Social spaces, private spaces, unfamiliar spaces—no matter where, people can detect even subtle frameworks and etiquettes. As our relationship to products, services, and to one another has been transformed over the past few years, entirely new frameworks have emerged.
These conditions signal a shift. People are being asked to improvise, to frame their own experiences. The designer merely sets out opportunities for people to use—to perceive connections and take advantage (or not) of a framework. But how do people know how to improvise?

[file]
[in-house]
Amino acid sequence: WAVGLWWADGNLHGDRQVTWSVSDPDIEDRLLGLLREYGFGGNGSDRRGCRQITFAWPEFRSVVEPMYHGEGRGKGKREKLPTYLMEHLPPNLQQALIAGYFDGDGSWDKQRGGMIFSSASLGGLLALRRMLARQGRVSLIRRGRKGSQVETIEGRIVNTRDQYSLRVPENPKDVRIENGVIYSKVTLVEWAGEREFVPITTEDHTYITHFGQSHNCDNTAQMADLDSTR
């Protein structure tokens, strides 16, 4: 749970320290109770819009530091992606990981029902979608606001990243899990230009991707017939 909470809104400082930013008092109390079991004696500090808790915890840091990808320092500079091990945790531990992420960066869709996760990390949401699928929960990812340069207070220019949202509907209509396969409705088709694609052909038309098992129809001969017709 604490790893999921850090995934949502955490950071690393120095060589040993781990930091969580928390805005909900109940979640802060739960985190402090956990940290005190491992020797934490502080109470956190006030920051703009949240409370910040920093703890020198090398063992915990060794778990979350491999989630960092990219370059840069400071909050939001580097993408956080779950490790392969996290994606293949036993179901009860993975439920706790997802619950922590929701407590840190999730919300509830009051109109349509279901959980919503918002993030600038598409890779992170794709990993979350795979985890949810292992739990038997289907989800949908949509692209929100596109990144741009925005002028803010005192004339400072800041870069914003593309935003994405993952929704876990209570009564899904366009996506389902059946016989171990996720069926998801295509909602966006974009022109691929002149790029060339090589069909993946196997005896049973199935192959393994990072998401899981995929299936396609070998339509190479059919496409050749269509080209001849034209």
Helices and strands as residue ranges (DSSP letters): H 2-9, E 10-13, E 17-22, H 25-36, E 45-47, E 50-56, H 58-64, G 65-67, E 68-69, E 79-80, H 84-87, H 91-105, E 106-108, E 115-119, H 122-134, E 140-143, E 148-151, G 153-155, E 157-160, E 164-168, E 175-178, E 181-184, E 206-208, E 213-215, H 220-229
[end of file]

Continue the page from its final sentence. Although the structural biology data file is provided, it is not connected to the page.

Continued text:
Drawing on improvised models from urban planning to jazz, we investigate improvisation at work and illustrate directions interactions designers might take in understanding how frameworks take hold.